Saturday, 31 March 2012
Upon arrival, we were immediately struck by the beauty of the traditional architecture. As with most of the monasteries in the area, it was a classic Japanese design with a welcoming gateway leading to an internal courtyard. Inside, several wooden peaked roofed structures were linked by a series of undercover walkways, while the overall design nicely combined the use of grids and subtle decorative elements that are so typically Japanese. As we entered the building, its scale became increasingly evident; a fact that was further confirmed when we were provided with a room on the third floor. As expected this was simply laid out with traditional tatami mats and futons, but we couldn’t manage to escape the modern world entirely, with a somewhat out of place flat screen TV sitting uncharacteristically in the corner.
As we had been warned, both the evening and breakfast meals are served very early in the monastery (5.30pm and 7.30am). Sitting cross-legged on tiny pillows in an even larger tatami room, Jules and I looked warily at an interesting range of vegetarian offerings that had been proudly served on small trays that held a range of delicate little bowls. To be honest there wasn’t too much there that immediately took our fancy, but in the spirit of the experience we grabbed our chopsticks and began to sample them, even if we weren’t quite sure what we were actually eating.
By far the highlight of our experience in the monastery was having the privilege of attending morning prayers. After being woken by the droning gong of the morning bell at the crack of dawn (6.15am), we braved the chilly air and headed downstairs toward the temple. Removing our slippers we stepped into an ornate room with a large ceremonial alter and in doing so caught sight of two monks kneeling on the floor deep in contemplation. In front of each of them was a thick book, from which they proceeded to read through a long series of syncronised chants. Interspersed with the occasional gong or crash of symbols, the droning chants continued to become quite hypnotic. Eventually, guests were invited to pay their own homage to divine Buddha by adding a small contribution of incense to a burning tray near the alter. The sweet scent now filled the air, further adding to the atmosphere, as the chants continued to resonate throughout the temple. While it was difficult for us to decipher any particular meaning from the ceremony, it was clear that each gesture, sound and smell was very significant to their faith. As we respectfully watched the rituals of the ceremony, we felt that on that cold clear morning, we had been honored to be included in such a time honored tradition.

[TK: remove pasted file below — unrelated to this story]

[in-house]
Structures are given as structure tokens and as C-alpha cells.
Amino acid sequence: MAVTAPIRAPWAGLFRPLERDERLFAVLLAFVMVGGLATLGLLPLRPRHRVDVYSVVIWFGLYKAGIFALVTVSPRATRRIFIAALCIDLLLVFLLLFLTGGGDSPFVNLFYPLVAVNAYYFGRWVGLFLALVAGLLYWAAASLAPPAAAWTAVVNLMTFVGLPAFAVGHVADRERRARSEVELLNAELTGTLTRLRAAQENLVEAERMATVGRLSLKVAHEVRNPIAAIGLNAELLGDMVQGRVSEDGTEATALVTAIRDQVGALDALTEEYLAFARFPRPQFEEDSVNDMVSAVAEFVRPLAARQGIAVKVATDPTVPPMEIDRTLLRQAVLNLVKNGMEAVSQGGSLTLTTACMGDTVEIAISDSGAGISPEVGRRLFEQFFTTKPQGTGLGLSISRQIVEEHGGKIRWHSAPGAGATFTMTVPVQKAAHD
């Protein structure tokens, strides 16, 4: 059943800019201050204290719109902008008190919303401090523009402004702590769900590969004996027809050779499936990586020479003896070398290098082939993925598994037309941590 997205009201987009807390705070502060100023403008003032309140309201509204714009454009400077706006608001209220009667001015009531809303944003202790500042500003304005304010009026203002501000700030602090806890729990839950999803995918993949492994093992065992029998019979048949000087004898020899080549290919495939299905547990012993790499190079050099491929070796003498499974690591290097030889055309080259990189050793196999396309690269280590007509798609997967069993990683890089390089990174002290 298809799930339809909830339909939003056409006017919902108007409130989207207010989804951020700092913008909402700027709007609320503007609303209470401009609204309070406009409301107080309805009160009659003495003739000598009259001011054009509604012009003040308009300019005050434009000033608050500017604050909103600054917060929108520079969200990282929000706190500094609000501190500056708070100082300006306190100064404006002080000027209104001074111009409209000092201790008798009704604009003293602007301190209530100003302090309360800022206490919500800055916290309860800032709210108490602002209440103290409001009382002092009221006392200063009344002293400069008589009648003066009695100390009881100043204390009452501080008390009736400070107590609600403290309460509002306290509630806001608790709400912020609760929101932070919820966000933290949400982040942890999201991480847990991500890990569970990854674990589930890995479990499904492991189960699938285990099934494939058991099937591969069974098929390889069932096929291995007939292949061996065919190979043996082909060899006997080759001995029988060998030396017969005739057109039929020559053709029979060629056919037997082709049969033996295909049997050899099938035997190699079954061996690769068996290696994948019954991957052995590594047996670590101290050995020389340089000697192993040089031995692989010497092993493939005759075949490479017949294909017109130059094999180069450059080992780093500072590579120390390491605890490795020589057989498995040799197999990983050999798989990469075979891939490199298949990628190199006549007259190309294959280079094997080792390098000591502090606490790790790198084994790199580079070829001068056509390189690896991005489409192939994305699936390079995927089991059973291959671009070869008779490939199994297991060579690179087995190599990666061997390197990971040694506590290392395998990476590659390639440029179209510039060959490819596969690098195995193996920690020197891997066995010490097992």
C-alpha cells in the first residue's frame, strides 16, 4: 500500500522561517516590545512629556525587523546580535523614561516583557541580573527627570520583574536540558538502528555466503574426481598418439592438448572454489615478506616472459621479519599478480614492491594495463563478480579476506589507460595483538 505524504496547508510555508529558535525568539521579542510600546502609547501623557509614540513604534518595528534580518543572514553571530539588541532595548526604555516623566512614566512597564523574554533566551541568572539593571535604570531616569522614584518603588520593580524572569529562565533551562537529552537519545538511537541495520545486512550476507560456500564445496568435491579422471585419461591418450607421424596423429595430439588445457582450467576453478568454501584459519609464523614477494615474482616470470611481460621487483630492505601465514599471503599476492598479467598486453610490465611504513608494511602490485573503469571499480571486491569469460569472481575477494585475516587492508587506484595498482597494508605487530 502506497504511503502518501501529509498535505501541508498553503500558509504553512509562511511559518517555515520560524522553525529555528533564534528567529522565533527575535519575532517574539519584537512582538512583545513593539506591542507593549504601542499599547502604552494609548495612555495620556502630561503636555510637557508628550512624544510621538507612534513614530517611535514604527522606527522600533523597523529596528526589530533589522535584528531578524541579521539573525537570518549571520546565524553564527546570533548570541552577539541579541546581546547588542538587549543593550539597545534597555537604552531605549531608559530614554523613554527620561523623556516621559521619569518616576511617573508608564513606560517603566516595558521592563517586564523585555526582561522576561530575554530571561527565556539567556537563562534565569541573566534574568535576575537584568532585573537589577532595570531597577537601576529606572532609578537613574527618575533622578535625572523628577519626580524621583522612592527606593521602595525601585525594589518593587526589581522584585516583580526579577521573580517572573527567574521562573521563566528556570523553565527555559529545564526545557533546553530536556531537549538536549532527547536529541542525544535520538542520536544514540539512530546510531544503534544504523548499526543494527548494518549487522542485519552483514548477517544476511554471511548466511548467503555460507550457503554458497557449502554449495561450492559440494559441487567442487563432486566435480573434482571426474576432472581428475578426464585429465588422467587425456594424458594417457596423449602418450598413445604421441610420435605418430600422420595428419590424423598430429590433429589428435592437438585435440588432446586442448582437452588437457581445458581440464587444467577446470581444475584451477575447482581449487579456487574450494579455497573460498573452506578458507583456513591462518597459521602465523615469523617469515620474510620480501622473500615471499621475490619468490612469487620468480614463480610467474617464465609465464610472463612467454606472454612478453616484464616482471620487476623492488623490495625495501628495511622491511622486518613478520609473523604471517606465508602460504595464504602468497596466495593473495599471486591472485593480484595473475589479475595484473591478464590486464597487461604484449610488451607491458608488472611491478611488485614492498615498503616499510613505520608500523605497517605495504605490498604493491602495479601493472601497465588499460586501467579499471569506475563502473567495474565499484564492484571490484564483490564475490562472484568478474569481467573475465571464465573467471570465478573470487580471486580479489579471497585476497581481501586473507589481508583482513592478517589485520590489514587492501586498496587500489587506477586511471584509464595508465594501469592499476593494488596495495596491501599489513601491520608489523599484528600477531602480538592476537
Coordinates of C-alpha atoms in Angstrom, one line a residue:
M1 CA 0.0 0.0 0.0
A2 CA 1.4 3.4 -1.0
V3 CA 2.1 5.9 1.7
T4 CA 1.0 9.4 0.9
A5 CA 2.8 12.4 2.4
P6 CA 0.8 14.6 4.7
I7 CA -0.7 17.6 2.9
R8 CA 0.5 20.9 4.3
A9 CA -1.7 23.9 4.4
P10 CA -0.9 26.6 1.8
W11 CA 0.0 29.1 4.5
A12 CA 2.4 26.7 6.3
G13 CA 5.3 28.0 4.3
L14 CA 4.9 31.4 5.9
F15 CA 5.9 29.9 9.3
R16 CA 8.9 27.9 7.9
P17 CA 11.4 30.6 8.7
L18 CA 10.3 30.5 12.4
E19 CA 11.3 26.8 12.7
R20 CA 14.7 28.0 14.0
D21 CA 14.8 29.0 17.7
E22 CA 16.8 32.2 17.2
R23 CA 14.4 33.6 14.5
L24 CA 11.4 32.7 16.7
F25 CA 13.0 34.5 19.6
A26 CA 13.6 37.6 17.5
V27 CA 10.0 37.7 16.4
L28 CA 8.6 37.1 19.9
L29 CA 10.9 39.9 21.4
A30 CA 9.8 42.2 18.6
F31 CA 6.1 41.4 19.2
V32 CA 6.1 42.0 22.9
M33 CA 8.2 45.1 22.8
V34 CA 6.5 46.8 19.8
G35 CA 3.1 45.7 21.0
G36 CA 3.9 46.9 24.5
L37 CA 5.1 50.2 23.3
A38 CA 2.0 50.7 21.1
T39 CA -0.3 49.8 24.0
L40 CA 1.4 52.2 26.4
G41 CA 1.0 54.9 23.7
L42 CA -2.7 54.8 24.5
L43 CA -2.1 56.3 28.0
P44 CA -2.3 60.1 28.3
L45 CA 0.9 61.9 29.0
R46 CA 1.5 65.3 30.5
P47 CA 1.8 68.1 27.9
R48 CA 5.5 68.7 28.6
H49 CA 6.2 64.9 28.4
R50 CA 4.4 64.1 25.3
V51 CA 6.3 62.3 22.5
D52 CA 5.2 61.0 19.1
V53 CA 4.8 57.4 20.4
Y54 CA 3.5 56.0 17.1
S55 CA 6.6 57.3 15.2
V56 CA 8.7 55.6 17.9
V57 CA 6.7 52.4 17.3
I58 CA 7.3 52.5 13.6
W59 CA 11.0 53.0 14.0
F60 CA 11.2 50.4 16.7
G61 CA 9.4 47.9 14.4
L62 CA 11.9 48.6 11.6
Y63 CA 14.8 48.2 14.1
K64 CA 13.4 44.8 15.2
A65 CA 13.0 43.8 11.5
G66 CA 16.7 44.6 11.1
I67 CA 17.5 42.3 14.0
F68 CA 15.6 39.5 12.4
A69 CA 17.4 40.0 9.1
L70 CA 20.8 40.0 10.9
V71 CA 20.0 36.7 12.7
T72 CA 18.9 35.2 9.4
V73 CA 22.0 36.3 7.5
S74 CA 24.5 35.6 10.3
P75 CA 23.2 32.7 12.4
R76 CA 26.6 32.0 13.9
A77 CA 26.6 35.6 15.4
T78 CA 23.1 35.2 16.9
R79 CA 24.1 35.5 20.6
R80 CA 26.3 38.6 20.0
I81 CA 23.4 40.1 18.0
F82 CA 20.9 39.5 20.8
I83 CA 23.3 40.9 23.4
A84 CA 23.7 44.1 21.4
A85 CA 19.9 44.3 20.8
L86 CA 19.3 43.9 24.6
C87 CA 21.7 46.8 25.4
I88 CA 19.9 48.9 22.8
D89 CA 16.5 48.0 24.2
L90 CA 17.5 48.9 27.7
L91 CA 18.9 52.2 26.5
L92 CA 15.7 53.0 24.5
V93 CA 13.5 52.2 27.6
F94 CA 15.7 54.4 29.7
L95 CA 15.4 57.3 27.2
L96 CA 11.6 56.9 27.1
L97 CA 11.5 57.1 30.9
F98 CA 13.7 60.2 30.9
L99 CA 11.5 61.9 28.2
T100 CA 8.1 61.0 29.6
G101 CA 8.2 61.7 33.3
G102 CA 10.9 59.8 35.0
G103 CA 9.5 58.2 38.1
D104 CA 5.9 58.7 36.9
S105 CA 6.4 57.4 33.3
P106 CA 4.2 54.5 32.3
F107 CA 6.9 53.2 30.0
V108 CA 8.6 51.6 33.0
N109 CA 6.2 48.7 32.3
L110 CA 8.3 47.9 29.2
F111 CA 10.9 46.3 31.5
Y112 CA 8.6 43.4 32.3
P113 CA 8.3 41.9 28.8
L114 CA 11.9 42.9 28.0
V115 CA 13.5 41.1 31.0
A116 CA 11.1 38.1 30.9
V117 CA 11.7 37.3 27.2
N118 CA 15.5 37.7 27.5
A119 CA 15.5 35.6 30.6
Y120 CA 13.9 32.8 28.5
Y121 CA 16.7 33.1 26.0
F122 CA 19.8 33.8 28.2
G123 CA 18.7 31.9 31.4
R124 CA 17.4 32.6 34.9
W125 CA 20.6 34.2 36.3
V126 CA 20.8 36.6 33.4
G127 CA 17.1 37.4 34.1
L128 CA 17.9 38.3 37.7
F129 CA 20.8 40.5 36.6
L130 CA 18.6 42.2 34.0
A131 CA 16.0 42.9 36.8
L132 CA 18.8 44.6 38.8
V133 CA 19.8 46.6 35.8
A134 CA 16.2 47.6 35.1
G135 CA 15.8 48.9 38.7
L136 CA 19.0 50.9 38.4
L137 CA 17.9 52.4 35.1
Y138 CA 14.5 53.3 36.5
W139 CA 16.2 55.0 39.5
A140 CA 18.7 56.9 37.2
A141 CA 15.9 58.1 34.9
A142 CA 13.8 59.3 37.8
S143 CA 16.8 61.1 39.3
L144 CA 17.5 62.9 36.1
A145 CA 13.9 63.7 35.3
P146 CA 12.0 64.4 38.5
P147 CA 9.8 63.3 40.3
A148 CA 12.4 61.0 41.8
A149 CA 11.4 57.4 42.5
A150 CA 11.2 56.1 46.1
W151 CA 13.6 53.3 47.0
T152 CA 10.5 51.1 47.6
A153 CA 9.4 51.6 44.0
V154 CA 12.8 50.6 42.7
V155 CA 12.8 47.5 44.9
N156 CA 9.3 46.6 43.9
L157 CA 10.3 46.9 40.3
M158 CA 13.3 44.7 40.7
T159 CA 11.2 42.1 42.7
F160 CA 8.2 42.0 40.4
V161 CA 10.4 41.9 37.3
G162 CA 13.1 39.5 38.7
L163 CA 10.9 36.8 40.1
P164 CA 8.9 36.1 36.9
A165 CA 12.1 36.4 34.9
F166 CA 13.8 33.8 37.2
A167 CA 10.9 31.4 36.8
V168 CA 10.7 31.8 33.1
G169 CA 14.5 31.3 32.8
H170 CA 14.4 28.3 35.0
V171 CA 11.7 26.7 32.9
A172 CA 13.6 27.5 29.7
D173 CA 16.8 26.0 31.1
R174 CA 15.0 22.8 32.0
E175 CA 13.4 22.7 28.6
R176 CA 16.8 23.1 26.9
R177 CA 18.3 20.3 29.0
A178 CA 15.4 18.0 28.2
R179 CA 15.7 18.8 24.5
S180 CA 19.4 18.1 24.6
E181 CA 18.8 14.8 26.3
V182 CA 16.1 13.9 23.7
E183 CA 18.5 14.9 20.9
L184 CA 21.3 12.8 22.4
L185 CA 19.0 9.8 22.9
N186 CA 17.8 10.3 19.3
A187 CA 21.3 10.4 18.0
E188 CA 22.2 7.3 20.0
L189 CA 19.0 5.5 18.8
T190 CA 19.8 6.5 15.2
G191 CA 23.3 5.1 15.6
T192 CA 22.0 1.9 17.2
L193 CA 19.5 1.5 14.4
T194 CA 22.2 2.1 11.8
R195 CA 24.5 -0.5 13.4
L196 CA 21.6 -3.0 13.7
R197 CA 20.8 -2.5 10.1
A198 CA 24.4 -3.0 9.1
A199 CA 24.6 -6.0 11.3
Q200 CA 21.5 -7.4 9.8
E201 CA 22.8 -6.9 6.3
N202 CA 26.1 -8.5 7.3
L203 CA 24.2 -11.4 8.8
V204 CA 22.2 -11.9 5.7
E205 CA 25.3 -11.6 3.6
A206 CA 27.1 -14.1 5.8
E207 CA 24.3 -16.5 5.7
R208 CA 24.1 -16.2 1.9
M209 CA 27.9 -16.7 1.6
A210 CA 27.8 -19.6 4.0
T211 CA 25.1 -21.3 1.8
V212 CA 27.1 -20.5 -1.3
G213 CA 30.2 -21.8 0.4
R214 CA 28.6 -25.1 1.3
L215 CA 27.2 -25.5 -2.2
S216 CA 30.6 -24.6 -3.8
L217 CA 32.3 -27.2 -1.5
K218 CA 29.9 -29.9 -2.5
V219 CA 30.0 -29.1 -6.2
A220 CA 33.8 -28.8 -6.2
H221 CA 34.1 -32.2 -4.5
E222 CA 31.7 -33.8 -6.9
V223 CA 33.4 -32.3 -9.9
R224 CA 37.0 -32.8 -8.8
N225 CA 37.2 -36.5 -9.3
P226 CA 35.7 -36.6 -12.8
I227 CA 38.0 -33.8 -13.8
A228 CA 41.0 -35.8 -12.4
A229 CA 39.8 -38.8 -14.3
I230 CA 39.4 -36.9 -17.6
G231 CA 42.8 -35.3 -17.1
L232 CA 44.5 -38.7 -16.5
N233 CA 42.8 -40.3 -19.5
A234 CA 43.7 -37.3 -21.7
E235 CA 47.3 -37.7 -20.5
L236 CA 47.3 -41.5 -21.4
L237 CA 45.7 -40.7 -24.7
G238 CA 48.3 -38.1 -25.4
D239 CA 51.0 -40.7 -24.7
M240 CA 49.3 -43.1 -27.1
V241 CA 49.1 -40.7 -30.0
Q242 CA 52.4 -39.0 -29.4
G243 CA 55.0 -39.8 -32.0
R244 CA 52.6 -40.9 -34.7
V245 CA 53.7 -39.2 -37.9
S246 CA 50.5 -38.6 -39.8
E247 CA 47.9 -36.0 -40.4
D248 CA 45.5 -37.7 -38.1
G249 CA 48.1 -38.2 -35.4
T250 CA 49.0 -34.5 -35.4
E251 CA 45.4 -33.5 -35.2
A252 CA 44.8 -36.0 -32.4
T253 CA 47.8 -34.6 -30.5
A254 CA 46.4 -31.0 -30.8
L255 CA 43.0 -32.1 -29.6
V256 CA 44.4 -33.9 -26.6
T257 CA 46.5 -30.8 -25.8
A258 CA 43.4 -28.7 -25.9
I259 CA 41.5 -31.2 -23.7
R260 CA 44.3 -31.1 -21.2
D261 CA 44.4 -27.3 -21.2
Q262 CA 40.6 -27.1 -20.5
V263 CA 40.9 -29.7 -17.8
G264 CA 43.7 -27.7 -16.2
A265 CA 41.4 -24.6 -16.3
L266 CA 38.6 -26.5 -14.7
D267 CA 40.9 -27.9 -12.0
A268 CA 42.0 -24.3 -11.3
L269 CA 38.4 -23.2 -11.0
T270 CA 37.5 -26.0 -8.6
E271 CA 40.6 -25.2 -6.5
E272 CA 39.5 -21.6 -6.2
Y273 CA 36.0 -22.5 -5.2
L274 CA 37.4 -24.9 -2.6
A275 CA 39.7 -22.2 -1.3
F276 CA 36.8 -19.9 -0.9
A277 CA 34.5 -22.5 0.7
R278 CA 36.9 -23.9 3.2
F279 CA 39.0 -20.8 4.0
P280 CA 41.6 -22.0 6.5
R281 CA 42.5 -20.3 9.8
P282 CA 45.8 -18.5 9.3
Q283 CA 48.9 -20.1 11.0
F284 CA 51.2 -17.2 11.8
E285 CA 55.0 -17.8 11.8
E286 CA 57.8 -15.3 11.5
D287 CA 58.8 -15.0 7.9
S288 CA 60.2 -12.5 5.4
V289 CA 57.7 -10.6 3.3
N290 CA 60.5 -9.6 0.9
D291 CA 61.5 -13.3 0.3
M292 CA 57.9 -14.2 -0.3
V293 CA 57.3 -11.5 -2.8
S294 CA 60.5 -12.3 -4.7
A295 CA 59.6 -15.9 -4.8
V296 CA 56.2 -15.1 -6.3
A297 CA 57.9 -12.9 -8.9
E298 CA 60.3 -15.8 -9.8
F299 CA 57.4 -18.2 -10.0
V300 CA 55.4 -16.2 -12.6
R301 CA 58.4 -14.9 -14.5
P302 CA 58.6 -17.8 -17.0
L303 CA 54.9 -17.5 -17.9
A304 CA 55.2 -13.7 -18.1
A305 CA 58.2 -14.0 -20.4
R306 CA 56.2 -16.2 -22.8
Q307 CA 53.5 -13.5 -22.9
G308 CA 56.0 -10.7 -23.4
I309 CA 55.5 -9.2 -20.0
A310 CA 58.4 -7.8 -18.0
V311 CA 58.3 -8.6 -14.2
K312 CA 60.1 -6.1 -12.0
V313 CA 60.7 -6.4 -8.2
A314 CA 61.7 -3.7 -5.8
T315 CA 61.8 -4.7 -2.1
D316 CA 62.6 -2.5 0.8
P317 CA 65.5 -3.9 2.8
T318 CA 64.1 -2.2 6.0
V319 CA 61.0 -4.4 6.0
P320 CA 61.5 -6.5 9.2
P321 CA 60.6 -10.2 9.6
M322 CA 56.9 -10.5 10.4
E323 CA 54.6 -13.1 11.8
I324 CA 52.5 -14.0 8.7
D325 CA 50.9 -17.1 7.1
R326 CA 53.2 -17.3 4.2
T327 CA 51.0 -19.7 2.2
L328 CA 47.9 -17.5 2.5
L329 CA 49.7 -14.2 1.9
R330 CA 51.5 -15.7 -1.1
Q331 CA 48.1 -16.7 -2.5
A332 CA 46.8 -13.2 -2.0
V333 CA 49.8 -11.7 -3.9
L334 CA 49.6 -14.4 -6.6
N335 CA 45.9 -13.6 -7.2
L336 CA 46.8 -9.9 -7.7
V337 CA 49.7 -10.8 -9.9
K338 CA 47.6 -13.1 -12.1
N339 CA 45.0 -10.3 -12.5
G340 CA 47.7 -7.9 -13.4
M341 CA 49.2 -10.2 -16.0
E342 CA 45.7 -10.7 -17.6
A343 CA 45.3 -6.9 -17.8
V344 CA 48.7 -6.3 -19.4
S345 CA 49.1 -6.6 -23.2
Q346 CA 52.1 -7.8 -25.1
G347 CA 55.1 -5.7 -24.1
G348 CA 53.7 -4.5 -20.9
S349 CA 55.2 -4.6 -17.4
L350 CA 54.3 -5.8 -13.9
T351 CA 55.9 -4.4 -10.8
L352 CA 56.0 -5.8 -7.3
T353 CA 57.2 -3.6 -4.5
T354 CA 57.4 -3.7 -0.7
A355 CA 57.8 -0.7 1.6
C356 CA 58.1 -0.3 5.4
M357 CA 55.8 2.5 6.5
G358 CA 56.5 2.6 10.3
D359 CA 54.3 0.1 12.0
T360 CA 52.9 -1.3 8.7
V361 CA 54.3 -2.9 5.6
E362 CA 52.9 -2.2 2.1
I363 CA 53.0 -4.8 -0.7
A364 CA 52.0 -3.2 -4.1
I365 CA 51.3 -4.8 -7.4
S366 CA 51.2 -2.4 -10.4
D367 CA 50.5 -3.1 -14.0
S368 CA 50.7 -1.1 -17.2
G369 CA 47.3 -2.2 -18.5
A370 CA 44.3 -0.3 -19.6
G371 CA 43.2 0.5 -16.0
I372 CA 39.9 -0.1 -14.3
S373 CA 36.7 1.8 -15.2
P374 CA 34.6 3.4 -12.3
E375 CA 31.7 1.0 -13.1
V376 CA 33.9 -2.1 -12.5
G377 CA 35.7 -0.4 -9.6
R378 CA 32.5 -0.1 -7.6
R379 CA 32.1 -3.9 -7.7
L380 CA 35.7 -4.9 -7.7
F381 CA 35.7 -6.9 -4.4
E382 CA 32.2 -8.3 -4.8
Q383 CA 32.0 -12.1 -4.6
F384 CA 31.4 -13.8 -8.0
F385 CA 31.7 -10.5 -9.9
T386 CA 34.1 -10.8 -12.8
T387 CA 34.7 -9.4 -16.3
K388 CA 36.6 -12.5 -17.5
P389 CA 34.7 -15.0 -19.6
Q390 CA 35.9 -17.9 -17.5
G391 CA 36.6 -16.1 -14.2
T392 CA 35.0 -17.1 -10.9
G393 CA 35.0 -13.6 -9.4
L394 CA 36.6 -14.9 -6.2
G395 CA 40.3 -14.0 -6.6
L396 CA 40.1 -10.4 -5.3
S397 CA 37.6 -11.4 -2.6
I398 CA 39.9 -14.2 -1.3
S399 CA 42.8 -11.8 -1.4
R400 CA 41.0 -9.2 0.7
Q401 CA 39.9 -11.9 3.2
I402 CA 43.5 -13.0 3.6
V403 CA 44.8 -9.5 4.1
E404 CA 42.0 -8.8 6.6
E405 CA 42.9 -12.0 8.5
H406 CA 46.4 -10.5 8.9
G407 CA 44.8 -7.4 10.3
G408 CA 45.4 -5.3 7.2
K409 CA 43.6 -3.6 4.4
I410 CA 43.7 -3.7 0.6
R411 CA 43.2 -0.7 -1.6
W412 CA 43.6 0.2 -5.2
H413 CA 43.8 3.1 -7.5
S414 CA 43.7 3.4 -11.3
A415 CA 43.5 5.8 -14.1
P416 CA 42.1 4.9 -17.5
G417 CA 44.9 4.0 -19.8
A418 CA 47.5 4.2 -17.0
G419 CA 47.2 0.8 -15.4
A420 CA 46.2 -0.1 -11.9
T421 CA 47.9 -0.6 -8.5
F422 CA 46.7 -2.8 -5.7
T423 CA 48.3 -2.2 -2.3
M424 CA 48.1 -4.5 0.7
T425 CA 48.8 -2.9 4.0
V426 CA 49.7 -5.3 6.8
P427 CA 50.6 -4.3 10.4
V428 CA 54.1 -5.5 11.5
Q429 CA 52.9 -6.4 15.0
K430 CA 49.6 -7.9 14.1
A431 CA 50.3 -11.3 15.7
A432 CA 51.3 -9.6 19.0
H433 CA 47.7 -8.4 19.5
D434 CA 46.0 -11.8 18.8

Friday, 23 March 2012
An indication of the depth of history associated with this place became obvious as we trekked the path toward Okunion Temple. Here, amongst towering cedars that are several hundred years old, is a sea of ancient monuments and tombstones of various shapes and sizes. In fact there are some 200,000 of them covering the landscape; some grand and imposing, others inconspicuously blending into the foliage. As Jules and I both noted, walking through here provided a very different atmosphere than any western style graveyard we had visited. Perhaps it was the randomness of the monuments or neutrality of the colours that allowed them to discreetly blend into the environment over time. In any case, the walk was particularly tranquil and certainly provided us with many photographic images along the way. Crossing Gobyonohashi Bridge, we caught sight of the Torodo Hall (the hall of lamps) and following a crowd of pilgrims, we venture around the back to Kobo Daishi’s Mausoleum. There was quiet chanting and the smell of incense in the air. This is indeed a very sacred place, as Kobo Daishi (774–835) was the founder and grand master of the Shingon Buddhist sect and it is here that followers believe that he remains in a state of eternal meditation. At this point we both wished that we understood Buddhism a little better.